More than half of digital marketers taking part in a survey believe campaigns require taking risks and that marketing has measurable value, but proving return on investments to anyone other than their immediate peers is somewhat difficult.
The Adobe Systems study analyzes what keeps digital marketers up at night. With help from ResearchNow, the online survey of 1,000 U.S. marketers was conducted between late August and early September 2013. Some 66% of those surveyed believe their profession has changed more in the past two years than the past 50, and many lack the confidence to do a good job because they don't have the formal training.
In fact, 82% learn digital marketing techniques on the job, although 60% expect their companies to invest more in the technologies during the coming year. About 36% said they learn by watching other brands and companies. About 25% learn through trade conferences and seminars, and 20% rely on professional industry groups and communities.
Overall, only 48% feel "highly proficient" in digital marketing, and only 40% view their company's marketing as "effective." Only 9% strongly agree that they know their company's digital marketing works.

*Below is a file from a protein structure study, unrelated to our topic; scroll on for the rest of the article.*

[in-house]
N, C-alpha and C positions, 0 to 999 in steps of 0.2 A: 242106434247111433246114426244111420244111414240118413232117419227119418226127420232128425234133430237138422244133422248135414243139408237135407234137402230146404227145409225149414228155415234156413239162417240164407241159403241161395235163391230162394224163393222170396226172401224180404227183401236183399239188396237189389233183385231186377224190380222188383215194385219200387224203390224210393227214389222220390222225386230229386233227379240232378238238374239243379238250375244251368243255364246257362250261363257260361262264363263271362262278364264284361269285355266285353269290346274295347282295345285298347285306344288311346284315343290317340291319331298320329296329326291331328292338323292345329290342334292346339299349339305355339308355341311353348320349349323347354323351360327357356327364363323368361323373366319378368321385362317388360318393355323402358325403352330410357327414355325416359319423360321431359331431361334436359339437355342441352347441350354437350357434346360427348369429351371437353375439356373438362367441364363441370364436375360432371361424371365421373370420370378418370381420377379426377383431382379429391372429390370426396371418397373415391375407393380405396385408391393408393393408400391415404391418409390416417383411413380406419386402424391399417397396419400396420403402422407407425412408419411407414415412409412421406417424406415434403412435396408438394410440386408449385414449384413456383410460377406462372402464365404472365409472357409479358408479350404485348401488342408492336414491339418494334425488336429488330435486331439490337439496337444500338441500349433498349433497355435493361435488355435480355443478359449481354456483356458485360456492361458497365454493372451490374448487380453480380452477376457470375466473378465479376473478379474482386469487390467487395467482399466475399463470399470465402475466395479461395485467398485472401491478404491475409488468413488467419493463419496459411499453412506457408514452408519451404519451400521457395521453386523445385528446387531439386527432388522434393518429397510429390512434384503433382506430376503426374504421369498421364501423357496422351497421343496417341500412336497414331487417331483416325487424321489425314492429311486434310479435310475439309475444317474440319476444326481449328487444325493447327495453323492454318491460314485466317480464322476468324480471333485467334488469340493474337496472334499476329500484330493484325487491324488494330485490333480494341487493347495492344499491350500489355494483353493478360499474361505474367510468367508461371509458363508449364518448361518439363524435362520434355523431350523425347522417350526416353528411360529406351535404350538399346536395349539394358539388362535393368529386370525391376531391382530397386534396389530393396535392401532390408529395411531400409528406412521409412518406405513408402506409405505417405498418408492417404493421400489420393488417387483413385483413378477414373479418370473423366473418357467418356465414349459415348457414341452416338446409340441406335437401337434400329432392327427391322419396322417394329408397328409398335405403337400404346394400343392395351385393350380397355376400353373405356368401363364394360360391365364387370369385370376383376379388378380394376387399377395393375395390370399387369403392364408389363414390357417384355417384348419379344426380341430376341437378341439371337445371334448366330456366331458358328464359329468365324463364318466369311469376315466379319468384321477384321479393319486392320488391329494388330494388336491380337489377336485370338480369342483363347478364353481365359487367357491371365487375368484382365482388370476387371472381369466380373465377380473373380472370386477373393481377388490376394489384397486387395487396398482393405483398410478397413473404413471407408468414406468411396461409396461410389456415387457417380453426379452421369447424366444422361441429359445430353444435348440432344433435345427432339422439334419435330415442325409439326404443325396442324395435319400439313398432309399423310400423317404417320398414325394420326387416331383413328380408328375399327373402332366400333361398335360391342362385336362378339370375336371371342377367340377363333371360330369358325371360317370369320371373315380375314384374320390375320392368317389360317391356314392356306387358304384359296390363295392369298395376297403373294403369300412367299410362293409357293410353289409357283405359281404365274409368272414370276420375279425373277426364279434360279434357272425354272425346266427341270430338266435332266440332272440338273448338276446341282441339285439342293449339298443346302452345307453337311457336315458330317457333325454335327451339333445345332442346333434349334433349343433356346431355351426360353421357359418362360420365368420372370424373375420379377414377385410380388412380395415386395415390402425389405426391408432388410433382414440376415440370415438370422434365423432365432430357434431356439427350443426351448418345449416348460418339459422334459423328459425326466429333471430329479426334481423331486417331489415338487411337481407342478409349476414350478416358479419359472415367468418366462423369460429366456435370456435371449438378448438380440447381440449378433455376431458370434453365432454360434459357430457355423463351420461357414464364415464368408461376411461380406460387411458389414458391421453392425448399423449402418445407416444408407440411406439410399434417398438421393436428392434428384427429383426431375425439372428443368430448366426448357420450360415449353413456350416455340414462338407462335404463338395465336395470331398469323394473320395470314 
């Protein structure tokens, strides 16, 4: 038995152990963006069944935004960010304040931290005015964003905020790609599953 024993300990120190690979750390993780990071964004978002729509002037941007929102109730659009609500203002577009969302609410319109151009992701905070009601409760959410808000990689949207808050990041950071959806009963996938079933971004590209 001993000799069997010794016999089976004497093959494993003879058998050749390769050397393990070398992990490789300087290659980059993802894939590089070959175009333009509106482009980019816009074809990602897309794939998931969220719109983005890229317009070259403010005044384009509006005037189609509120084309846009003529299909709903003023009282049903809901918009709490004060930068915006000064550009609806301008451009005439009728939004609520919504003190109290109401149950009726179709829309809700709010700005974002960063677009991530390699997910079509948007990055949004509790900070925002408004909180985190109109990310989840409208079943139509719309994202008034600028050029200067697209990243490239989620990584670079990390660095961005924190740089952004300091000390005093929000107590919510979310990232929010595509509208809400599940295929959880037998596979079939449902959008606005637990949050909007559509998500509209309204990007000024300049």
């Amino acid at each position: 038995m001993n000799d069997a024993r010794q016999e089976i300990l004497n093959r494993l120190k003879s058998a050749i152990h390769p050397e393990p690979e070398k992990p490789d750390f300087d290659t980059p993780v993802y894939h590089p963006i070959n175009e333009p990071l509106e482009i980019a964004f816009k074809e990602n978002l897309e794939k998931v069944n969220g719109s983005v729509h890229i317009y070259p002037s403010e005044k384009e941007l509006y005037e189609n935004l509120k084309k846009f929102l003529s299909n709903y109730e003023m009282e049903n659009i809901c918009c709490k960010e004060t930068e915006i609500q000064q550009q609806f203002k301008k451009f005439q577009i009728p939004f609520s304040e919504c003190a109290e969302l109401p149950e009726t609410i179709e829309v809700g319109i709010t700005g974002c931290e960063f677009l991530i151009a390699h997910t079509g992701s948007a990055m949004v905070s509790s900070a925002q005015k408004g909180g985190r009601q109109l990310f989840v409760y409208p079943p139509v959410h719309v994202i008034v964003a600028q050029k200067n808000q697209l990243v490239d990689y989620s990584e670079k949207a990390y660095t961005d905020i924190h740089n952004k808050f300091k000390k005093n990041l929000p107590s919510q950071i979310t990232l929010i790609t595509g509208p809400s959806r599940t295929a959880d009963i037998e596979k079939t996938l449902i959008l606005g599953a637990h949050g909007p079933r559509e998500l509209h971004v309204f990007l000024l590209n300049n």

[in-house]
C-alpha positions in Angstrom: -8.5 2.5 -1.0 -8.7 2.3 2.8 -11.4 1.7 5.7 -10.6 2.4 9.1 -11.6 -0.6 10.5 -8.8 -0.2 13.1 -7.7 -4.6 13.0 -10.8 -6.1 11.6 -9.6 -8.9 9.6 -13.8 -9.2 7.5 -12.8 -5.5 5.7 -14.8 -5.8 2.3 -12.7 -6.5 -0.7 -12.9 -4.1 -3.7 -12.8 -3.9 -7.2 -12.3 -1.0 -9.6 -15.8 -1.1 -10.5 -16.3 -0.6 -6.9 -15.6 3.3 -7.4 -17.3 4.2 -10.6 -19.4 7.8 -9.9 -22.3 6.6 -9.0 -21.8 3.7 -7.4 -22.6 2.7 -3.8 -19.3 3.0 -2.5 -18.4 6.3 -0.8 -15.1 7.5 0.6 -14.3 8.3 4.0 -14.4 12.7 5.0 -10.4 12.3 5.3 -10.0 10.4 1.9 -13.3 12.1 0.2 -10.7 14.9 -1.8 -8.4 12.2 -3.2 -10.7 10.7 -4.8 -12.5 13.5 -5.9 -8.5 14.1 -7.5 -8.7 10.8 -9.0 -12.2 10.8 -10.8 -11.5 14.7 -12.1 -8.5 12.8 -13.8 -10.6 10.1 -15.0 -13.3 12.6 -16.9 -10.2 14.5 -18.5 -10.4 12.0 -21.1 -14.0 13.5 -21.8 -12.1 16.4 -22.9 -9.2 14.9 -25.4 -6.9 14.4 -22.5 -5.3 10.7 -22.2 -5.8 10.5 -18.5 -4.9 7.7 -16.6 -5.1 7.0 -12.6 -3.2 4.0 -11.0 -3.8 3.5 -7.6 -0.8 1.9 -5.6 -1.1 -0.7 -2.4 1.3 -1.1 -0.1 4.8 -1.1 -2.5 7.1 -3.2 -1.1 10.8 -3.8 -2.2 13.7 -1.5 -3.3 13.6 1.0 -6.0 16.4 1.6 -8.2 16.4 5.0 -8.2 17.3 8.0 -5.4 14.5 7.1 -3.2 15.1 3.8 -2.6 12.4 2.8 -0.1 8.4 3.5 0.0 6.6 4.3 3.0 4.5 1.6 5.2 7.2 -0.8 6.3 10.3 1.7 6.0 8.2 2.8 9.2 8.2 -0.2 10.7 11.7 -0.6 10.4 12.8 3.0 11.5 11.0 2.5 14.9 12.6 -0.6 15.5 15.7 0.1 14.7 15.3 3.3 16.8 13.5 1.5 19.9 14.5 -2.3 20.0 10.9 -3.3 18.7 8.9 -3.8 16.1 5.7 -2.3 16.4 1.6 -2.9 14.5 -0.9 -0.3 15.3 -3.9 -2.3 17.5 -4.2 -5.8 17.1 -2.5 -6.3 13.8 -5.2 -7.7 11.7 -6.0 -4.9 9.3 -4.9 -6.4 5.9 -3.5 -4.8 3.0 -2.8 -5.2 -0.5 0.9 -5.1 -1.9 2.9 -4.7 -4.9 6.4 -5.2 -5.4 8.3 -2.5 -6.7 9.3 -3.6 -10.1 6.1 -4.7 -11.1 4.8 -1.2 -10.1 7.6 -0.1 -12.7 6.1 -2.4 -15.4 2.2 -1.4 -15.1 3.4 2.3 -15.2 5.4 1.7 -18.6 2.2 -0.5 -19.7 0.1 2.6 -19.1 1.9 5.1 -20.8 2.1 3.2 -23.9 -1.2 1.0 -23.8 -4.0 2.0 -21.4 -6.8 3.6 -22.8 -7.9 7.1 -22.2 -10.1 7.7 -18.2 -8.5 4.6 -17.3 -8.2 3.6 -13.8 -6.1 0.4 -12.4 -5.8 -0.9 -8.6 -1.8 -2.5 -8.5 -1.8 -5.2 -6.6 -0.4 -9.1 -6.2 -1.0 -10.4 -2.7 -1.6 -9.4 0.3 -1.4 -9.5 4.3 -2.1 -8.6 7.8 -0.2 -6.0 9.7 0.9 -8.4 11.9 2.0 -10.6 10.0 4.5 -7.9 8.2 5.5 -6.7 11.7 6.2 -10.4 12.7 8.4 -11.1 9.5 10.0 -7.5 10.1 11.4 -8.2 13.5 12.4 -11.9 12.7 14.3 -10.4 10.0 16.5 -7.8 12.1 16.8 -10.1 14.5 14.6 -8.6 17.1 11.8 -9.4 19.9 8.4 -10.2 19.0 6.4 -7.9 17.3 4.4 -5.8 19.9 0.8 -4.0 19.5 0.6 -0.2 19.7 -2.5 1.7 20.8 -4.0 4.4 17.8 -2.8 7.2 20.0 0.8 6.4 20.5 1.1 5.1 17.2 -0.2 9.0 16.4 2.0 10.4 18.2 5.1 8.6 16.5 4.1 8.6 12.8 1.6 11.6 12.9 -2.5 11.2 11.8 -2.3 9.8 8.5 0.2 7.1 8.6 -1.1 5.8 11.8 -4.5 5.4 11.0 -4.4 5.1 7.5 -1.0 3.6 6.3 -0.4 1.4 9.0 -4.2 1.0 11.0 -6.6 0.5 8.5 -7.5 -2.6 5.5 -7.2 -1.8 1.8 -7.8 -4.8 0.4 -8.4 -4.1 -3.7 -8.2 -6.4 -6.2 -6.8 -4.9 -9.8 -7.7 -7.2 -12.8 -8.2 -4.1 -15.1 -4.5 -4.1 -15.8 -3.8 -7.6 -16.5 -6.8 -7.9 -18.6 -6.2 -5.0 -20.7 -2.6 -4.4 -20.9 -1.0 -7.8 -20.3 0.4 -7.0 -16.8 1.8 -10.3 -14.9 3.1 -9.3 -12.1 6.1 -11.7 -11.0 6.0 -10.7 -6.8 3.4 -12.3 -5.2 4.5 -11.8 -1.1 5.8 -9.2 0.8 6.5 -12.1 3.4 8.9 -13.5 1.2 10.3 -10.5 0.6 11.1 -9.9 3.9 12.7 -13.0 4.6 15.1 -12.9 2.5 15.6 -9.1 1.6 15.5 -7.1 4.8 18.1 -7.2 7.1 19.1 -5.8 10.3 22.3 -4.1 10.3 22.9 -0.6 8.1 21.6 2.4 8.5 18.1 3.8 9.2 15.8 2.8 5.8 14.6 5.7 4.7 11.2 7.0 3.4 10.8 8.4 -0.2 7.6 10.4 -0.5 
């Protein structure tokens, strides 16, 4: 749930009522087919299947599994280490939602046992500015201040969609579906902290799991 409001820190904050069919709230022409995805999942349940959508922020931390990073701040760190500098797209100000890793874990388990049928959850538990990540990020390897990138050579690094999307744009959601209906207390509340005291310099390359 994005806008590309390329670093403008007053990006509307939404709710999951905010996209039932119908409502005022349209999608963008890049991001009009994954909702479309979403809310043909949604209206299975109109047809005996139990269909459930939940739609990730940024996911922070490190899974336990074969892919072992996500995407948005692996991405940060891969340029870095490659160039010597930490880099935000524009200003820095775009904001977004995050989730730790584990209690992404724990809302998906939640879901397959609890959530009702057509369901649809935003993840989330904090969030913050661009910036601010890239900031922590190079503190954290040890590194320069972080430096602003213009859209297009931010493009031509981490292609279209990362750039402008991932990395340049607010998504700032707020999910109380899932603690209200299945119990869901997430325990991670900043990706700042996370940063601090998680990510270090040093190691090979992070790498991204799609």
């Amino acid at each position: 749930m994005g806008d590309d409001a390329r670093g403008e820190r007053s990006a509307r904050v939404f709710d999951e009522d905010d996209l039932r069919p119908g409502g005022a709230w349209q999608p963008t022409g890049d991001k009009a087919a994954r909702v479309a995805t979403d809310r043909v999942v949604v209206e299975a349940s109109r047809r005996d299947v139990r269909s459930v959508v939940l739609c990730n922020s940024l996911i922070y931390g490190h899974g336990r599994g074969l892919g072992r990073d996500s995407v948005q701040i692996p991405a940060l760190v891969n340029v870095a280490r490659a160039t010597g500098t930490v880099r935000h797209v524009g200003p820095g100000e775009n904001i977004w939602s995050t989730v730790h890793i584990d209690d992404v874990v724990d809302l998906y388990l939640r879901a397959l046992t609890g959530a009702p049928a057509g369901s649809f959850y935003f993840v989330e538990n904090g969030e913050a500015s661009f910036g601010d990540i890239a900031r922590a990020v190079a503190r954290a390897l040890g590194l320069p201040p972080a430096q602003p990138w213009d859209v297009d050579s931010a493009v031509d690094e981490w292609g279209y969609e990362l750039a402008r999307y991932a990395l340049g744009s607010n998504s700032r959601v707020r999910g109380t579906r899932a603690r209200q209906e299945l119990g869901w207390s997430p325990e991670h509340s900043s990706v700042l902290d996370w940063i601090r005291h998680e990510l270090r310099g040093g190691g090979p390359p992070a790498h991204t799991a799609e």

Marketers are also skeptical of their team's proficiencies. Overall, 39% said they are highly proficient in digital marketing, and 40% believe their marketing colleagues are highly proficient in digital marketing.
There is also a significant gap between perceived importance and actual performance when it comes to marketing measurement. About 76% of marketers believe measurement is important, versus 29% who believe they are doing it well.
Not surprisingly, 68% of digital marketers feel more pressure to show return on their marketing investments, 66% feel they won't succeed without a successful digital marketing approach, and 50% are under pressure to move to digital faster. Some 39% feel ROI is extremely important, followed by those who feel is it somewhat important at 44%, not that important at 4% and not at all important at 1%.
Marketers are most concerned with reaching customers, at 82%, followed by understanding whether campaigns work, at 79%; proving campaign effectiveness, at 77%; and demonstrating marketing return on investment, at 75%. About 66% of marketers believe measurement is important versus 29% who believe they already do it well.